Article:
Nomar Garciaparra


In 2003 Nomar was solidified as an all-star shortstop.  He finished the 2003 season with 28 home runs and 105 runs batted in.  This was the norm for Nomar up to this point in his career. 


Excluding the 2001 season which he missed most of due to injury, and the 1996 season when he first broke in the majors and appeared in just 24 games, Nomar averaged 28 home runs and 108 runs batted in every season. 


However, following 2003 Nomar would never regain that level of play again.  Injuries took their toll in both the 2004 and 2005 seasons.


In 2006 he was able to bounce back and play 122 games and hit 20 home runs with 93 runs batted in.  The following year in 2007 he played in almost the identical amount of games (121) yet only hit seven home runs with 59 runs batted in. 


Was Nomar just unfortunate to run into so many injuries?  Or was there a connection to his injuries and steroids or lack thereof?



Carl Everett


In 1999 Everett hit 25 home runs and had 108 runs batted in with the Astros.  In 2000, he hit 34 home runs and again had 108 runs batted in with the Red Sox.  These numbers stand out like a sore thumb when looking at his career.  In the previous two seasons to 1999, he managed just 14 and 15 home runs. 


In the following two seasons after 2000, he managed just 14 and 16 home runs. Where did that sudden power in between come from?  He did manage a combined 28 home runs in 2003 with the White Sox and Rangers.


That total dropped back down to just seven combined home runs in 2004 with the White Sox and Expos. He hit 23 in 2005 with the White Sox but just 11 in 2006 with Seattle.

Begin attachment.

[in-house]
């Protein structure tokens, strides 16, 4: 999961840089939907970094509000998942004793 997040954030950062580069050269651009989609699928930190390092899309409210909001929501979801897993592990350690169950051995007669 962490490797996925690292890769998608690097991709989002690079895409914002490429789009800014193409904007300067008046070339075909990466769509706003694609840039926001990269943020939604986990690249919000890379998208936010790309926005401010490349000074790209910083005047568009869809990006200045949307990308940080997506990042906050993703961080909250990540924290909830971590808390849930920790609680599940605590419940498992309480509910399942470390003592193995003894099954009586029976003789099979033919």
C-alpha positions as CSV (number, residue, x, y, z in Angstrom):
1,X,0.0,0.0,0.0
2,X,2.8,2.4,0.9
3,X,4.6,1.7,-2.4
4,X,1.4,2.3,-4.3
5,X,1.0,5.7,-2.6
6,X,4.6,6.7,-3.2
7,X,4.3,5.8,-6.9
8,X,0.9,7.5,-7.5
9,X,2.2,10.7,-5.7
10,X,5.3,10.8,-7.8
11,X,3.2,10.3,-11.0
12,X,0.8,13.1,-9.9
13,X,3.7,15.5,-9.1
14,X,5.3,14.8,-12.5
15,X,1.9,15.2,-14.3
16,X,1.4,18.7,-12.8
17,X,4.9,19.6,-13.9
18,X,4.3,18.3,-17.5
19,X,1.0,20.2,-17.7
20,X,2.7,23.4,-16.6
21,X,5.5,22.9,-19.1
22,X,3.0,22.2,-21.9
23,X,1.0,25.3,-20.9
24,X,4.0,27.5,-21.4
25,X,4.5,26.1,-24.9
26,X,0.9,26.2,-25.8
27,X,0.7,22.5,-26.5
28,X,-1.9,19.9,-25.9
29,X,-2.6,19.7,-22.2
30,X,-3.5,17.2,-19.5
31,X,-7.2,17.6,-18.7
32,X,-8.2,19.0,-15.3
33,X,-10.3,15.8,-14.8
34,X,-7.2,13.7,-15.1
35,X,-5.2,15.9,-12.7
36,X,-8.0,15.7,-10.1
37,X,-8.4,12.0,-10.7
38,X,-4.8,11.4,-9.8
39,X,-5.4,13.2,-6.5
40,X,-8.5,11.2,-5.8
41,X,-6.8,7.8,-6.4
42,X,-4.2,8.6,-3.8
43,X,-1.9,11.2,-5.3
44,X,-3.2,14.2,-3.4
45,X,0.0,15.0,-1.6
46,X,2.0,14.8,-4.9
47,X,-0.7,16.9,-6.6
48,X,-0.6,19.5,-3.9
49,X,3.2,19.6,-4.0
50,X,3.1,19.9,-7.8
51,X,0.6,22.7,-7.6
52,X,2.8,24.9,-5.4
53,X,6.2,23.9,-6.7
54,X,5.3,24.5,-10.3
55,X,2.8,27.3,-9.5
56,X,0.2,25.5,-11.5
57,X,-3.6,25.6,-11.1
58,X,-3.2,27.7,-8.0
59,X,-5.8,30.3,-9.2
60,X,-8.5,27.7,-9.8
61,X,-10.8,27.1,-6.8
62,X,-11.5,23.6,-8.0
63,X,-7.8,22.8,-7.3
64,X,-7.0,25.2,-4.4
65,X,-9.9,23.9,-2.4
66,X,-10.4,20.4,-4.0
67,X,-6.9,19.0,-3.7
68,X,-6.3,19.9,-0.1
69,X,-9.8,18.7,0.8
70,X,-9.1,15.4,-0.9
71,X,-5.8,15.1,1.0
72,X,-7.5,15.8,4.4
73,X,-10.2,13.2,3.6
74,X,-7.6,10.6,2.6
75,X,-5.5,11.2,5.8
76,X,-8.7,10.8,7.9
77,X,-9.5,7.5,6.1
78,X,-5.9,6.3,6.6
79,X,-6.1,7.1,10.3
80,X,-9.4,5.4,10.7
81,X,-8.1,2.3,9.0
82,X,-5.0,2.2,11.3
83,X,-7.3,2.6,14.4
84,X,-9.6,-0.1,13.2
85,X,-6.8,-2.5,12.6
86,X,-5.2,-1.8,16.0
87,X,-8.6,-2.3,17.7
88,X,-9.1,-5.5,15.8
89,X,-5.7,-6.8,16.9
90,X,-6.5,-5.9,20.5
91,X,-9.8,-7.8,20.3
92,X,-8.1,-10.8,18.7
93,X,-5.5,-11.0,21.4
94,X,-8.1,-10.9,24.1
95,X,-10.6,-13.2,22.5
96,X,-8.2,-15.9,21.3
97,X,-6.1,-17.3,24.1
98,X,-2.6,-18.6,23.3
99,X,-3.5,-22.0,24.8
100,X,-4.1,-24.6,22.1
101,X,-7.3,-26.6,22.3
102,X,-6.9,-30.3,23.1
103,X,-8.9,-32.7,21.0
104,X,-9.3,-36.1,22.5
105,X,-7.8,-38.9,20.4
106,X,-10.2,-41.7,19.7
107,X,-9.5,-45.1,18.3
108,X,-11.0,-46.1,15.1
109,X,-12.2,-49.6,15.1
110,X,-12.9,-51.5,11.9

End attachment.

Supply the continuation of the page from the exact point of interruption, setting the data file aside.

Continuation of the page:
Richard Hildago


In 2000 Hildago hit an amazing 44 home runs and had 122 runs batted in. The previous season he had 15 home runs and 56 runs batted in. The season after he had 19 home runs and 80 runs batted in. In 2003, he managed 28 home runs and 88 runs batted in.


In 2004, he hit a combined 25 home runs and 82 runs batted in with the Astros and Mets. In 2006, he dropped to 16 home runs and 43 runs batted in with Texas and was out of baseball after that.      



Trot Nixon


Using the 2003 season as the benchmark, as steroid testing was put in place for the 2004 season, Trot seems to fit the bill of a person whose career changed after 2003.  From 2001 through 2003 Nixon averaged 26 home runs and 90 runs batted in. 


In the following five seasons, in part due to injury, he has not approached these numbers again.  The closest he came was in 2005 with 13 home runs and 67 runs batted in.   



Javy Lopez


In 2003 Javy hit 43 home runs with 109 runs batted in.  In 1998, the McGwire-Sosa year, he hit 34 home runs and had 106 runs batted in.  Take those two years out of the equation, his career high was in 2000 when he hit 24 home runs with 89 runs batted in. 


In other years he had home run totals of 11 (twice), 13, 14, and 17.  He followed the 2003 season with 23 home runs and 86 runs batted in.  In 2005, HRs dropped down to 15 home runs and 49 runs batted in. 


In 2006, his final season, he had a combined eight home runs and 35 runs batted in. 


One may say that it was just a player declining at the end of his career.  However, with those two monster seasons mixed in with his other numbers, it’s hard not to question possible steroid use.